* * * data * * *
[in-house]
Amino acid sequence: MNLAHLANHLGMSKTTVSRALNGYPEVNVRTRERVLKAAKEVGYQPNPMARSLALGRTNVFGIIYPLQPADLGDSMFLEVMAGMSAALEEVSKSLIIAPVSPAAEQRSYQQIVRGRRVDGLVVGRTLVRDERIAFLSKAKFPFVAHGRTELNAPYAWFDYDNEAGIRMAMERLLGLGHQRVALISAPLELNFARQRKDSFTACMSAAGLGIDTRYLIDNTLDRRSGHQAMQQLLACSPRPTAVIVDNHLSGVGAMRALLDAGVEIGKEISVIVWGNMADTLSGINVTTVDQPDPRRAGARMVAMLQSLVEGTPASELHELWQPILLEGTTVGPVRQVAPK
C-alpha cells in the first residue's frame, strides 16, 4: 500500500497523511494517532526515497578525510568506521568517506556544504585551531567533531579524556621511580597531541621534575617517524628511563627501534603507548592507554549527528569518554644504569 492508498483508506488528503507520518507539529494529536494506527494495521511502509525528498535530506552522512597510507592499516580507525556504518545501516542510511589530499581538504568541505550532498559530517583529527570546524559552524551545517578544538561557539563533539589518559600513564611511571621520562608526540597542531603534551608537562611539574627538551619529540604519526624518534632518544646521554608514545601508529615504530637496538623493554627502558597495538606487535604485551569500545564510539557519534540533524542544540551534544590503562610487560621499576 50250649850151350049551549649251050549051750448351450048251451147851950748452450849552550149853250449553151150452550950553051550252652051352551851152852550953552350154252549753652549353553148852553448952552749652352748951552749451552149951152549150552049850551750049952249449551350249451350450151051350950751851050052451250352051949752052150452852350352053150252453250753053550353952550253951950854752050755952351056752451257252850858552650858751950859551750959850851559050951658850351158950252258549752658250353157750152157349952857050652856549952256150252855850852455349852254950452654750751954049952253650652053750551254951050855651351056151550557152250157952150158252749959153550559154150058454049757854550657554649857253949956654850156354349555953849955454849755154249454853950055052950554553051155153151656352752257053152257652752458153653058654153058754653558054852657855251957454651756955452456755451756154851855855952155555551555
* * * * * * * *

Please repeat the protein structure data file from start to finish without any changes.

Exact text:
[in-house]
Amino acid sequence: MNLAHLANHLGMSKTTVSRALNGYPEVNVRTRERVLKAAKEVGYQPNPMARSLALGRTNVFGIIYPLQPADLGDSMFLEVMAGMSAALEEVSKSLIIAPVSPAAEQRSYQQIVRGRRVDGLVVGRTLVRDERIAFLSKAKFPFVAHGRTELNAPYAWFDYDNEAGIRMAMERLLGLGHQRVALISAPLELNFARQRKDSFTACMSAAGLGIDTRYLIDNTLDRRSGHQAMQQLLACSPRPTAVIVDNHLSGVGAMRALLDAGVEIGKEISVIVWGNMADTLSGINVTTVDQPDPRRAGARMVAMLQSLVEGTPASELHELWQPILLEGTTVGPVRQVAPK
C-alpha cells in the first residue's frame, strides 16, 4: 500500500497523511494517532526515497578525510568506521568517506556544504585551531567533531579524556621511580597531541621534575617517524628511563627501534603507548592507554549527528569518554644504569 492508498483508506488528503507520518507539529494529536494506527494495521511502509525528498535530506552522512597510507592499516580507525556504518545501516542510511589530499581538504568541505550532498559530517583529527570546524559552524551545517578544538561557539563533539589518559600513564611511571621520562608526540597542531603534551608537562611539574627538551619529540604519526624518534632518544646521554608514545601508529615504530637496538623493554627502558597495538606487535604485551569500545564510539557519534540533524542544540551534544590503562610487560621499576 50250649850151350049551549649251050549051750448351450048251451147851950748452450849552550149853250449553151150452550950553051550252652051352551851152852550953552350154252549753652549353553148852553448952552749652352748951552749451552149951152549150552049850551750049952249449551350249451350450151051350950751851050052451250352051949752052150452852350352053150252453250753053550353952550253951950854752050755952351056752451257252850858552650858751950859551750959850851559050951658850351158950252258549752658250353157750152157349952857050652856549952256150252855850852455349852254950452654750751954049952253650652053750551254951050855651351056151550557152250157952150158252749959153550559154150058454049757854550657554649857253949956654850156354349555953849955454849755154249454853950055052950554553051155153151656352752257053152257652752458153653058654153058754653558054852657855251957454651756955452456755451756154851855855952155555551555